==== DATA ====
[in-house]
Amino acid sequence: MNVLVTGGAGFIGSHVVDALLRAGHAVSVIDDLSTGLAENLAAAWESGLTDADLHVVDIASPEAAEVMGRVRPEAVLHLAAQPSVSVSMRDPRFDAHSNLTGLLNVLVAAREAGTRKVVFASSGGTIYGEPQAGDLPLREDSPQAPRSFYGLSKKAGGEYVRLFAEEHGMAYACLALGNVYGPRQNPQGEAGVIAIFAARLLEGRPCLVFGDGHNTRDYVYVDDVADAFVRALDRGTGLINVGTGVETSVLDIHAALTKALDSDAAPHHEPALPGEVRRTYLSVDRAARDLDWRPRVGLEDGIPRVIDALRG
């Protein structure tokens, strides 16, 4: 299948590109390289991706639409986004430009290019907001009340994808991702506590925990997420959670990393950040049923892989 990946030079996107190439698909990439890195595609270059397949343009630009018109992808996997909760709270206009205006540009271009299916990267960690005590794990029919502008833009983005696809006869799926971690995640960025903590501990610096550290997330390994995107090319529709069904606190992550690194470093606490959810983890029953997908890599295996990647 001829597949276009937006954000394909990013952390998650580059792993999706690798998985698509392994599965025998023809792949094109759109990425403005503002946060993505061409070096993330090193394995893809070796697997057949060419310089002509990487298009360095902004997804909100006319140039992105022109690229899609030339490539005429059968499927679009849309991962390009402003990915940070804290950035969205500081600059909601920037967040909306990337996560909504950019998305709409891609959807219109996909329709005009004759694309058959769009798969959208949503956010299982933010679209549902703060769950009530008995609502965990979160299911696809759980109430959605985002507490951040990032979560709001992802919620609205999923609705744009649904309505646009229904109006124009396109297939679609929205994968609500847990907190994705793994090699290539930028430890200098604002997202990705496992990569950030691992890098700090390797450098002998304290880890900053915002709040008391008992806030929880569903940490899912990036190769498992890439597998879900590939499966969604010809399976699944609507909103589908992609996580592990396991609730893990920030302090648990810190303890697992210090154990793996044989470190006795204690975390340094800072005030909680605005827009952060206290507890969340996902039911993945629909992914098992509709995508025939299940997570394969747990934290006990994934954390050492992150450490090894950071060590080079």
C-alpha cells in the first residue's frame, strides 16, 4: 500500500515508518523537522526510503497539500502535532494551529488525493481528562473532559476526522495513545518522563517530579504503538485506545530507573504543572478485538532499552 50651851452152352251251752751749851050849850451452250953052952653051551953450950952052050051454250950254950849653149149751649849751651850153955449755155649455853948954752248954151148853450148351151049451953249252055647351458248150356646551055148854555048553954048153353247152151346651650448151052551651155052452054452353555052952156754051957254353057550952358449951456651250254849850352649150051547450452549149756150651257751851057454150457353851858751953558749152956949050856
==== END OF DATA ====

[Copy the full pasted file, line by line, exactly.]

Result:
[in-house]
Amino acid sequence: MNVLVTGGAGFIGSHVVDALLRAGHAVSVIDDLSTGLAENLAAAWESGLTDADLHVVDIASPEAAEVMGRVRPEAVLHLAAQPSVSVSMRDPRFDAHSNLTGLLNVLVAAREAGTRKVVFASSGGTIYGEPQAGDLPLREDSPQAPRSFYGLSKKAGGEYVRLFAEEHGMAYACLALGNVYGPRQNPQGEAGVIAIFAARLLEGRPCLVFGDGHNTRDYVYVDDVADAFVRALDRGTGLINVGTGVETSVLDIHAALTKALDSDAAPHHEPALPGEVRRTYLSVDRAARDLDWRPRVGLEDGIPRVIDALRG
């Protein structure tokens, strides 16, 4: 299948590109390289991706639409986004430009290019907001009340994808991702506590925990997420959670990393950040049923892989 990946030079996107190439698909990439890195595609270059397949343009630009018109992808996997909760709270206009205006540009271009299916990267960690005590794990029919502008833009983005696809006869799926971690995640960025903590501990610096550290997330390994995107090319529709069904606190992550690194470093606490959810983890029953997908890599295996990647 001829597949276009937006954000394909990013952390998650580059792993999706690798998985698509392994599965025998023809792949094109759109990425403005503002946060993505061409070096993330090193394995893809070796697997057949060419310089002509990487298009360095902004997804909100006319140039992105022109690229899609030339490539005429059968499927679009849309991962390009402003990915940070804290950035969205500081600059909601920037967040909306990337996560909504950019998305709409891609959807219109996909329709005009004759694309058959769009798969959208949503956010299982933010679209549902703060769950009530008995609502965990979160299911696809759980109430959605985002507490951040990032979560709001992802919620609205999923609705744009649904309505646009229904109006124009396109297939679609929205994968609500847990907190994705793994090699290539930028430890200098604002997202990705496992990569950030691992890098700090390797450098002998304290880890900053915002709040008391008992806030929880569903940490899912990036190769498992890439597998879900590939499966969604010809399976699944609507909103589908992609996580592990396991609730893990920030302090648990810190303890697992210090154990793996044989470190006795204690975390340094800072005030909680605005827009952060206290507890969340996902039911993945629909992914098992509709995508025939299940997570394969747990934290006990994934954390050492992150450490090894950071060590080079």
C-alpha cells in the first residue's frame, strides 16, 4: 500500500515508518523537522526510503497539500502535532494551529488525493481528562473532559476526522495513545518522563517530579504503538485506545530507573504543572478485538532499552 50651851452152352251251752751749851050849850451452250953052952653051551953450950952052050051454250950254950849653149149751649849751651850153955449755155649455853948954752248954151148853450148351151049451953249252055647351458248150356646551055148854555048553954048153353247152151346651650448151052551651155052452054452353555052952156754051957254353057550952358449951456651250254849850352649150051547450452549149756150651257751851057454150457353851858751953558749152956949050856